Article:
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On P.E.I., plastic bag ban embraced by many

Lorren Assayag and Adam Romphf of York hold up the last plastic bag they’ll ever receive from a P.E.I. grocery store on Sunday. A ban is now in effect preventing retailers from using plastic bags. KATHERINE HUNT/THE GUARDIAN
Lorren Assayag and Adam Romphf of York hold up the last plastic bag they’ll ever receive from a P.E.I. grocery store on Sunday. A ban is now in effect preventing retailers from using plastic bags. KATHERINE HUNT/THE GUARDIAN - Katherine Hunt

Keeping reusable bags around has become second-nature for Madelaine Venart.

For about three years, the Stratford resident has loaded her groceries into reusable bags she keeps in her vehicle.

With P.E.I.’s plastic bag ban now in effect as of Canada Day, Venart said she expects more people will do the same.

“We have to implement these things and put them in place so people are forced to bring reusable bags and I think that’s important,” she said. “If given a choice people will do whatever’s easiest and taking care of the environment should be priority.”

Madelaine Venart of Stratford holds up one of the reusable bags she’s been using for grocery shopping for the past three years. Venart said it has helped her prepare for the plastic bag ban that went into effect on Canada Day.
Madelaine Venart of Stratford holds up one of the reusable bags she’s been using for grocery shopping for the past three years. Venart said it has helped her prepare for the plastic bag ban that went into effect on Canada Day.

Venart was shopping at Foodland in Charlottetown on Sunday when The Guardian was asking Islanders their thoughts on the plastic bag ban.

The ban is part of the Plastic Bag Reduction Act and means retailers in P.E.I. are not allowed to pack customers’ items in plastic bags upon purchase.

People will need to use reusable bags as an alternative, or purchase paper bags from retailers.

Lorren Assayag said she thinks the ban is great but that it will take some time to get into the habit of having a reusable bag on hand when going shopping.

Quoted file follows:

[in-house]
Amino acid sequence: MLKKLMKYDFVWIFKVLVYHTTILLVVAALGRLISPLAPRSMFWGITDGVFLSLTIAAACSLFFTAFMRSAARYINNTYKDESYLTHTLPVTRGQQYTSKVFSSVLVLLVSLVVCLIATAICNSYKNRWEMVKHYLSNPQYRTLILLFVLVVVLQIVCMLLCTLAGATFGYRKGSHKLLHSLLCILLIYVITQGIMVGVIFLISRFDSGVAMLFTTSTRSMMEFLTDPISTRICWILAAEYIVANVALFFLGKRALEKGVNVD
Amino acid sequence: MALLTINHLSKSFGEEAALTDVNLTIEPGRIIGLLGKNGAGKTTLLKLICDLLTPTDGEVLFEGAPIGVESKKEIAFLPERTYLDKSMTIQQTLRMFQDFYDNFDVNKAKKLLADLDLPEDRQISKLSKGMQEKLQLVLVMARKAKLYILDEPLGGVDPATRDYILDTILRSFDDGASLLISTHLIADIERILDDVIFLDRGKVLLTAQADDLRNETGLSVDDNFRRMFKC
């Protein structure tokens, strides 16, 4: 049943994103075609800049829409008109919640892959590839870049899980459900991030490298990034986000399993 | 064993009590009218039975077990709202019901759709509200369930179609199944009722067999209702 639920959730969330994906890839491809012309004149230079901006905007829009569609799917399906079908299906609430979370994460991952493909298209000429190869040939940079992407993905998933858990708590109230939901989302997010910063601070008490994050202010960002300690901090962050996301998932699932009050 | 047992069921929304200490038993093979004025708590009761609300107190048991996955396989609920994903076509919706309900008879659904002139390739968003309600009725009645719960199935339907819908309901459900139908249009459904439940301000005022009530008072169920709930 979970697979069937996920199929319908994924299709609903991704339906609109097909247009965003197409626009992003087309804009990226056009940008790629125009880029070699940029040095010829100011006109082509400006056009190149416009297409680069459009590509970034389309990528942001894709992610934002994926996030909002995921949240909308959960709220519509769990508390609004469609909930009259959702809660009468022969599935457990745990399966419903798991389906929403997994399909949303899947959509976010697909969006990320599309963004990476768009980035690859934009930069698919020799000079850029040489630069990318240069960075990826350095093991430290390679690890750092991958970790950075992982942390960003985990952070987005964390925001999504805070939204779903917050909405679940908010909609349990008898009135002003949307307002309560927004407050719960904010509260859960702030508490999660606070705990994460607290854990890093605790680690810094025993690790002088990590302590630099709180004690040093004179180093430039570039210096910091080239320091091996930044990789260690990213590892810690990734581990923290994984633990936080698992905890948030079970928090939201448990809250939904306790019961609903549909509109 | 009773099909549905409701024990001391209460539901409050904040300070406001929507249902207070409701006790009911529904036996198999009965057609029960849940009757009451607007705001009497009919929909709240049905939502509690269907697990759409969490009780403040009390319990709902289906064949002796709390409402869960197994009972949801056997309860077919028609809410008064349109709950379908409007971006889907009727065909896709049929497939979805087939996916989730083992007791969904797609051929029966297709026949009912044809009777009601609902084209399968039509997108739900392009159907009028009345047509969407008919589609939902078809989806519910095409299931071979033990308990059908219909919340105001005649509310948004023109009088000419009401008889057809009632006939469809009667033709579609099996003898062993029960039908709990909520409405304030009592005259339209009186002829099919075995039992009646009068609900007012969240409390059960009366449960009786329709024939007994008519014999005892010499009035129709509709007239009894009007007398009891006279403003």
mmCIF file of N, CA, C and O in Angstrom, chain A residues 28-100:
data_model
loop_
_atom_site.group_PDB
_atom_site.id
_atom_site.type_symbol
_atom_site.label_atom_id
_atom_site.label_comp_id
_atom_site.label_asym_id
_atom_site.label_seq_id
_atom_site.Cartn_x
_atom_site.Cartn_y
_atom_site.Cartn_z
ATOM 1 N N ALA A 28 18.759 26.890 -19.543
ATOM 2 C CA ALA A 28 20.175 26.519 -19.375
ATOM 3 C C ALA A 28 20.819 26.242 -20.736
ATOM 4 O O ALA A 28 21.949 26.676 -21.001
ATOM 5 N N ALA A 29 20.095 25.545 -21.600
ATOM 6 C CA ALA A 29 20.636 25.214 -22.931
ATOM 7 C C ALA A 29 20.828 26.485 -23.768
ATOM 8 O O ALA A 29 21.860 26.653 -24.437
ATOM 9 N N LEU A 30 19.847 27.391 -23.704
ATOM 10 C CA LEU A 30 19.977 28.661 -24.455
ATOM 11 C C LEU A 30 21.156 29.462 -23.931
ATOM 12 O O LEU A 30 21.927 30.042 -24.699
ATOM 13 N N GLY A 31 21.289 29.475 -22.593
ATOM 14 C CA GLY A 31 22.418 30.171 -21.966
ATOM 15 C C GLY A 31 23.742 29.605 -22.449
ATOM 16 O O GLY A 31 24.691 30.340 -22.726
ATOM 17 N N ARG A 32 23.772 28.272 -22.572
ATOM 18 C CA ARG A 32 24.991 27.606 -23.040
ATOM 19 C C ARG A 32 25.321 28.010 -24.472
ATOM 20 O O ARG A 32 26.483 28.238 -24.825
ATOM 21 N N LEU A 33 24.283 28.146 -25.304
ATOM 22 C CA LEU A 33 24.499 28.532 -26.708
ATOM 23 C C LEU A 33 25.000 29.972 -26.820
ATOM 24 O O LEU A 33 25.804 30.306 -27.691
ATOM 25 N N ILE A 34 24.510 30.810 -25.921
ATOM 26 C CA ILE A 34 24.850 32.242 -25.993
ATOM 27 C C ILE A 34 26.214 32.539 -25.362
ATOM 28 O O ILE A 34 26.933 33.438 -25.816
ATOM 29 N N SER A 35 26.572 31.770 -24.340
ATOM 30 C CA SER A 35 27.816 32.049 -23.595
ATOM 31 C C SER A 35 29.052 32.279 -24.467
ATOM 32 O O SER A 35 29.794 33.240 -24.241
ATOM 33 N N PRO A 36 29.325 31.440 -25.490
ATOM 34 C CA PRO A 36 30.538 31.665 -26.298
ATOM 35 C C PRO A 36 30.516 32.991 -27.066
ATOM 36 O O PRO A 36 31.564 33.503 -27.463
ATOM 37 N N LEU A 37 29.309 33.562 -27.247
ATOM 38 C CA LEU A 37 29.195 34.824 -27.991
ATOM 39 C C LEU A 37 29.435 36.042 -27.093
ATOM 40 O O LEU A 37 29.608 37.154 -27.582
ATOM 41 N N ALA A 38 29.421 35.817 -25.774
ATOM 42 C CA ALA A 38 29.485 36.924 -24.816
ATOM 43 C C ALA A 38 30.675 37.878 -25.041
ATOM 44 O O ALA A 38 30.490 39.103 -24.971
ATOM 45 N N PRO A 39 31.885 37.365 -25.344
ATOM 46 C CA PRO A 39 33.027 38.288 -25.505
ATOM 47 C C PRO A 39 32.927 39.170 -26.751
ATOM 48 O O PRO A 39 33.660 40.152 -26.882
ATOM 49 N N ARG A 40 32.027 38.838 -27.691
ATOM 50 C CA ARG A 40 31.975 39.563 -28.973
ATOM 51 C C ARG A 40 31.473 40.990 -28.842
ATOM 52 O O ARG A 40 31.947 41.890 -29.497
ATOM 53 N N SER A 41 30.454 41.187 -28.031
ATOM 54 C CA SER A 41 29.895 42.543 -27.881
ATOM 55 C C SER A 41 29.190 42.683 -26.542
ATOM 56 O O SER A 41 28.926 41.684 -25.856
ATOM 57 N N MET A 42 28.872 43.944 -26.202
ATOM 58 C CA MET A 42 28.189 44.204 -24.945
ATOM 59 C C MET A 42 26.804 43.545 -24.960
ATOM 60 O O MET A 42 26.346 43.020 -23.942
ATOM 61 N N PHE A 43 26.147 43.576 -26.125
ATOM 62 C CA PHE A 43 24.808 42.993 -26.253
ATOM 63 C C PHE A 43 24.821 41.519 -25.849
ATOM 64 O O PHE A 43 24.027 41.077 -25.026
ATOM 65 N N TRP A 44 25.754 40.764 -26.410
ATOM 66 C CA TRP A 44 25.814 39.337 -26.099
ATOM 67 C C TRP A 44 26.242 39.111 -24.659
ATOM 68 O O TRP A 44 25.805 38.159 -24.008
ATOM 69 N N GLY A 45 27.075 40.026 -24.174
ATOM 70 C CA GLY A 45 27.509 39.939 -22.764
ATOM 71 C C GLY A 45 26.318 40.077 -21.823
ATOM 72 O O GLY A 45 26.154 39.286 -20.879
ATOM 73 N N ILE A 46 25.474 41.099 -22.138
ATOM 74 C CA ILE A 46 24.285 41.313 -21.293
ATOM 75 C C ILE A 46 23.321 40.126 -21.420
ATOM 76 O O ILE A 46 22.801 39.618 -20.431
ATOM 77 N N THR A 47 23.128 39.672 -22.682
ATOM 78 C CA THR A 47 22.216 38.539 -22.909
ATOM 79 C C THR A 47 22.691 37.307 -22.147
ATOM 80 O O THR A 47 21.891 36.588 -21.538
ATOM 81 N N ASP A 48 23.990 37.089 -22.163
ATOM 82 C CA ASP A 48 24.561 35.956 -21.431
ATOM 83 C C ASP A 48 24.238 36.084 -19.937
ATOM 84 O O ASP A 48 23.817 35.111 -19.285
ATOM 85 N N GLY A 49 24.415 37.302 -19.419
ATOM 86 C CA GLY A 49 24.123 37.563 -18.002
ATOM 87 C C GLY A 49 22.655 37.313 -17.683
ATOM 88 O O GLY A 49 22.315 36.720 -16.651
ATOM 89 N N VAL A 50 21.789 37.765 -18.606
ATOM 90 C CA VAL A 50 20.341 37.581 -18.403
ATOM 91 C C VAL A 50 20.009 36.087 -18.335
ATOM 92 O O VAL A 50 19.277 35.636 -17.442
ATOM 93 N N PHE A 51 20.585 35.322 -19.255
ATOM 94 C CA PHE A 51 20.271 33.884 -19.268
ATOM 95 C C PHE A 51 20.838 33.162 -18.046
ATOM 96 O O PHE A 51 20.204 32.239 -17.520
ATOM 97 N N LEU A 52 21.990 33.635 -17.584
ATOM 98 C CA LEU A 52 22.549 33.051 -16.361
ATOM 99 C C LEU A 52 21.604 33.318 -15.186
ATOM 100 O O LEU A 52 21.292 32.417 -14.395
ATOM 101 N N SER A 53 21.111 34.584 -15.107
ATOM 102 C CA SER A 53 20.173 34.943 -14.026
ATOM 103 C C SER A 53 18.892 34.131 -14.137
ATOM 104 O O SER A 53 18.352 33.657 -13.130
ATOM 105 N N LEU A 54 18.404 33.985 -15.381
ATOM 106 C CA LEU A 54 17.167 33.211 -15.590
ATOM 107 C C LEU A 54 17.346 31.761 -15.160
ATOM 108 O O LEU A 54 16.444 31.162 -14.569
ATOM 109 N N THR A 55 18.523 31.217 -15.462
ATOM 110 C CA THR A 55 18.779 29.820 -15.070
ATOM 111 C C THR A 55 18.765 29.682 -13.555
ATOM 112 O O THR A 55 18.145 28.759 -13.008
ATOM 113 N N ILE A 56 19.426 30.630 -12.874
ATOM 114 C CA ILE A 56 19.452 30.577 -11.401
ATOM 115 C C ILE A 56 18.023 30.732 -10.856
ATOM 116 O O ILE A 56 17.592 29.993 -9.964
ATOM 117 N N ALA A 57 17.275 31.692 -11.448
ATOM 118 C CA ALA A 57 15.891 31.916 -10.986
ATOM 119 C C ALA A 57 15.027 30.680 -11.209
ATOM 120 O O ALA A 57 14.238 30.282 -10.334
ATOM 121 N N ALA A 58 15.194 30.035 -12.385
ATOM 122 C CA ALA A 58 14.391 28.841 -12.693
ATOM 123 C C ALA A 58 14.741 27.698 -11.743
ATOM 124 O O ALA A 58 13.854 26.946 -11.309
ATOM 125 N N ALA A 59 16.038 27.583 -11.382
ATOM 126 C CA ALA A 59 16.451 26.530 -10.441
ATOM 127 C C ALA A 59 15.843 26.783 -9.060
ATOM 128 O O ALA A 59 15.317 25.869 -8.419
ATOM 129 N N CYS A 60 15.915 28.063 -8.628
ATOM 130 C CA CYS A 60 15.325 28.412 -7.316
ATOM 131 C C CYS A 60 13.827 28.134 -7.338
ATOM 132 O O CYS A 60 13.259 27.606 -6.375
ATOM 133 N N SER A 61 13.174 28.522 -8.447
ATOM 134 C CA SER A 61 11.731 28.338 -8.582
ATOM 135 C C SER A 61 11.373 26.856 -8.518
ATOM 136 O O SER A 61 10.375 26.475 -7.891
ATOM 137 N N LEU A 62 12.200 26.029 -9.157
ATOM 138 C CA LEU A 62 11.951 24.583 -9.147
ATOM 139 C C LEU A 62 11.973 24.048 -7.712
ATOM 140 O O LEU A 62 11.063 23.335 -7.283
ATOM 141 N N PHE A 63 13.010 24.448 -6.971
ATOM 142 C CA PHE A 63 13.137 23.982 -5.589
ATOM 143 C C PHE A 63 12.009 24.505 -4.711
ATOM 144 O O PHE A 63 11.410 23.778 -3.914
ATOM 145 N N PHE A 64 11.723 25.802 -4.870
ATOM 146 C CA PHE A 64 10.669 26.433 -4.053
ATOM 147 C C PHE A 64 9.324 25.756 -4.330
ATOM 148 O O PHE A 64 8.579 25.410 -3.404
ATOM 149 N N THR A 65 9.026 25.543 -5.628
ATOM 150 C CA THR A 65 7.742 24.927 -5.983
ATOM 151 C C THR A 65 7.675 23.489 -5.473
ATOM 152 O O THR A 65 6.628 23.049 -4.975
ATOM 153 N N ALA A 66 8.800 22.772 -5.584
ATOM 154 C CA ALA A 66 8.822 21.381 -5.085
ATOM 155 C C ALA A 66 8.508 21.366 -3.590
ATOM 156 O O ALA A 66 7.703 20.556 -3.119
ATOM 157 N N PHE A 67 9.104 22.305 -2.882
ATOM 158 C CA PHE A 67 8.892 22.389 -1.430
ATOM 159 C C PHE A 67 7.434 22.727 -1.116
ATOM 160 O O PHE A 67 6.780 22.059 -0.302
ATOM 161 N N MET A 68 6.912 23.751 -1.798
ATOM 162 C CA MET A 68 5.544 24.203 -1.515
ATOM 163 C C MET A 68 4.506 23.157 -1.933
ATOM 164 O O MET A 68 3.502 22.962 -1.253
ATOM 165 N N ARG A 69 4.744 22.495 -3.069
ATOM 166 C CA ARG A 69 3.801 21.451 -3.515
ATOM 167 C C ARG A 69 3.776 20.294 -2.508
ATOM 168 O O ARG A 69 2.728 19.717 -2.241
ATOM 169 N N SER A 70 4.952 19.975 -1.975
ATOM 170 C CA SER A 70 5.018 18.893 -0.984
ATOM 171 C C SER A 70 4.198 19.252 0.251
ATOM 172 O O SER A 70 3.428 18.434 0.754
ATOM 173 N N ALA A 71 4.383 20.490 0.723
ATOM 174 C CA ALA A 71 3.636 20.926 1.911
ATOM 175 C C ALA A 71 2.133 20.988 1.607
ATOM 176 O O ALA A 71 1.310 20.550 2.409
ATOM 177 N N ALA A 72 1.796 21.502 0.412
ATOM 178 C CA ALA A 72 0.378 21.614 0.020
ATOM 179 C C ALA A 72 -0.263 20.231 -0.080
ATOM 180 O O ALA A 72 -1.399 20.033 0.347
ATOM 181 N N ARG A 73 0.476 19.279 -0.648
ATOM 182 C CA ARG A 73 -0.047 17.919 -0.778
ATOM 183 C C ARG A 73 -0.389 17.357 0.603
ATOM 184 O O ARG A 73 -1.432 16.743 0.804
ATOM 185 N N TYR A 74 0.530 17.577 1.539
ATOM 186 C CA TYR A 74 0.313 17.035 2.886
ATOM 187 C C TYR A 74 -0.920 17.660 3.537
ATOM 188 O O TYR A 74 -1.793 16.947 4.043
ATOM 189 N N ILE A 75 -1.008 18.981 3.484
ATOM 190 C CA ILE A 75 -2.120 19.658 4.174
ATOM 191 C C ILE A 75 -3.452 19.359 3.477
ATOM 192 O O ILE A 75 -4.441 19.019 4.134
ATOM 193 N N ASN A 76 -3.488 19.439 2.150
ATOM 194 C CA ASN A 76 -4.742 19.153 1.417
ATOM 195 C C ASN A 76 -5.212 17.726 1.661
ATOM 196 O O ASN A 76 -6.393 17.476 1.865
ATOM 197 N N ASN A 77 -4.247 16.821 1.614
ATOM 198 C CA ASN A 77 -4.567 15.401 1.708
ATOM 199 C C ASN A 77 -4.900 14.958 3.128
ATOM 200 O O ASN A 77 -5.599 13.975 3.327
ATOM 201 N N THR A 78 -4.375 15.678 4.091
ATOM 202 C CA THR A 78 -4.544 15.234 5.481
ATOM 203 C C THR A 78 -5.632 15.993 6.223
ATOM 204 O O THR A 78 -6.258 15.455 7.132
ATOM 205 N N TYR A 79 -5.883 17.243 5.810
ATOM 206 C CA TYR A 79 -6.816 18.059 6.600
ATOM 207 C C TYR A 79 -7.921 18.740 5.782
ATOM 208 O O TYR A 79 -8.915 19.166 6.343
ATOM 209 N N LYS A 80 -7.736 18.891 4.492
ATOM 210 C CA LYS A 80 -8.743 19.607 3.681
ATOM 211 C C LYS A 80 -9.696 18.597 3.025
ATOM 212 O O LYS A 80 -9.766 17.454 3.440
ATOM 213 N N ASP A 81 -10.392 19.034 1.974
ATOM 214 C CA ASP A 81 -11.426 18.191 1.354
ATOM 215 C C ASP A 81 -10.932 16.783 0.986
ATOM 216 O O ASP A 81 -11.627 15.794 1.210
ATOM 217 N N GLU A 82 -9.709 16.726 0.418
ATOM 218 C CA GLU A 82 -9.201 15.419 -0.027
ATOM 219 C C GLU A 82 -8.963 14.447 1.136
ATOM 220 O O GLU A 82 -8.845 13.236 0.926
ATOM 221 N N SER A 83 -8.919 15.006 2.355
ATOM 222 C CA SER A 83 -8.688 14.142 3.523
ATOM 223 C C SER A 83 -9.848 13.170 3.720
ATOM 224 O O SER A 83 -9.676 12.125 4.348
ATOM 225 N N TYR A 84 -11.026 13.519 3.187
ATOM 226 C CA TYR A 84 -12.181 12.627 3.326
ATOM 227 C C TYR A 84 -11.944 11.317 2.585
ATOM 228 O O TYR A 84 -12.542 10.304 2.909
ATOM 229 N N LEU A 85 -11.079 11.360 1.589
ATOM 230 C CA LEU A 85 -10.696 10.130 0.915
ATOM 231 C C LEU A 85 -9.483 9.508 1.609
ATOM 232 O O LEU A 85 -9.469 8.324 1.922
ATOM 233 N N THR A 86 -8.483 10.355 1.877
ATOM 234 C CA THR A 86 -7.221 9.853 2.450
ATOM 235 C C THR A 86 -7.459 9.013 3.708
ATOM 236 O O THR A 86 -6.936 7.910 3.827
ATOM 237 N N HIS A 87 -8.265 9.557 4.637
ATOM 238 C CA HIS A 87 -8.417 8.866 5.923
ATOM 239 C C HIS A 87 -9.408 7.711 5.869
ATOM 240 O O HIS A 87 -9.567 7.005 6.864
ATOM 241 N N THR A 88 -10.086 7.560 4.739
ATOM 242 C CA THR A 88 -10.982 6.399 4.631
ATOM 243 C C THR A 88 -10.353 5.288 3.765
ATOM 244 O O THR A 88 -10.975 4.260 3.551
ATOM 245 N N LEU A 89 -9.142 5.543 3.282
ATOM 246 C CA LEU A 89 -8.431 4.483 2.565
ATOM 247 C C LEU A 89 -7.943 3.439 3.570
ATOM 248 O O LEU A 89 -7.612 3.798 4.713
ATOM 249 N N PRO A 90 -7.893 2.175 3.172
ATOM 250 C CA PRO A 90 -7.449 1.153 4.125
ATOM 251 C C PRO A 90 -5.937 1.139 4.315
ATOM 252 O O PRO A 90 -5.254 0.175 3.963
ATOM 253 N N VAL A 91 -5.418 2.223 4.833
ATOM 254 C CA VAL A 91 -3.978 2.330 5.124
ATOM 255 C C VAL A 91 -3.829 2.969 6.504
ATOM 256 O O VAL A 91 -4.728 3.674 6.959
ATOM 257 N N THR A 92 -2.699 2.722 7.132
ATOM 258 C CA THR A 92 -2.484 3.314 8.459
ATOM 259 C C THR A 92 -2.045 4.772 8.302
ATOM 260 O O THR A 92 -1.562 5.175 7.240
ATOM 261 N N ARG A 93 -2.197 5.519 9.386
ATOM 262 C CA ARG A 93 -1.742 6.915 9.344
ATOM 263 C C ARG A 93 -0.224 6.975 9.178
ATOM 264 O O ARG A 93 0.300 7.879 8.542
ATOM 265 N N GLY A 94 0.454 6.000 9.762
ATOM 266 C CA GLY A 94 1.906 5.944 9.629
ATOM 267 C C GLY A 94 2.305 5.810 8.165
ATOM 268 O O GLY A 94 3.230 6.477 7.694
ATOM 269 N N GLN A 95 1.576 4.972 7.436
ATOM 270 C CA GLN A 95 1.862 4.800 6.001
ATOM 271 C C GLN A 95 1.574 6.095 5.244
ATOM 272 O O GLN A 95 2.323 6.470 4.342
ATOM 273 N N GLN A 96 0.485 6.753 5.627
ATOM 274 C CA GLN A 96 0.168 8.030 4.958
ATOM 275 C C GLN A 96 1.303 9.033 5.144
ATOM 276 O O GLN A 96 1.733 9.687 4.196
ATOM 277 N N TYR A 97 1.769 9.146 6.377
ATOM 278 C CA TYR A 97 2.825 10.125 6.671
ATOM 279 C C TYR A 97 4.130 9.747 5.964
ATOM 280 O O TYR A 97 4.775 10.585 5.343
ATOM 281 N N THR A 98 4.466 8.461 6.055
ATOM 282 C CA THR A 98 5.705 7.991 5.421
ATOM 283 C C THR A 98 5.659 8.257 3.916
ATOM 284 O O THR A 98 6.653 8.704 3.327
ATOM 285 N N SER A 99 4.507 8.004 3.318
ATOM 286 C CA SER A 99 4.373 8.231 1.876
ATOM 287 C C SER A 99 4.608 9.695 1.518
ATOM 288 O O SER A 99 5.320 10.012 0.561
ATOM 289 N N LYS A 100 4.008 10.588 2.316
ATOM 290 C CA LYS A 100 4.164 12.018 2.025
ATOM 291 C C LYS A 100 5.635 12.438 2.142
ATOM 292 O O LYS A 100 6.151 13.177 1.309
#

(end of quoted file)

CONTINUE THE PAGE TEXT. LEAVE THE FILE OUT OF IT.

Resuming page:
“It will take a lot of getting used to,” said the York resident. “I think I’ll start to remember and I’ll leave (reusable bags) in the car.”

Plastic bags from the grocery store were what Paul Vreeland of Harington used for the small garbage cans in his home.

Vreeland said he will have to start buying small eco-friendly bags for those cans, but he is okay with that.

“I’m going to have to buy biodegradable plastic bags for my garbage cans,” he said. “That’s the only downside and it’s an adjustment but it’s good for the environment. I think everyone agrees with that.”

Helping the environment was a common theme amongst those The Guardian spoke to.

“The Island has got a small ecosystem and we don’t want to crowd it up with plastic,” said Assayag. “The amount of plastic in the ocean is a crisis.”

Vreeland said prior to the ban, he noticed some people taking groceries in their own hands, literally.

“I admired a couple I noticed in the store last week,” he said. “They bought their items and chose no bag at all, they just carried everything out in their arms. That was impressive.”

NEED TO KNOW

  • The Plastic Bag Reduction Act came into effect on Canada Day and will remove about 30-million single-use plastic bags from the waste stream each year.
  • P.E.I. is the first province in Canada to enact a ban on plastic bags.
  • The Act encourages the use of reusable shopping bags and prohibits businesses from providing plastic checkout bags to customers. Instead, consumers are encouraged to use higher quality reusable bags which generally hold more, are more durable and produce less waste, or paper bags.
  •  Businesses will charge a minimum fee of 15 cents for paper bags and $1 for reusable bags to limit excessive amounts of checkout bags. The mandatory minimum fees will also help Island businesses with the cost of transitioning from plastic and paper to reusable bags.
  • The Act also prohibits businesses from offering free paper or free reusable checkout bags. Exceptions include small bags, bags to protect prepared food, loose items, food safety, medications, dry cleaning and some bulk items.
  • More information for businesses and consumers is available at Princeedwardisland.ca/checkoutbags

Katherine.hunt@theguardian.pe.ca

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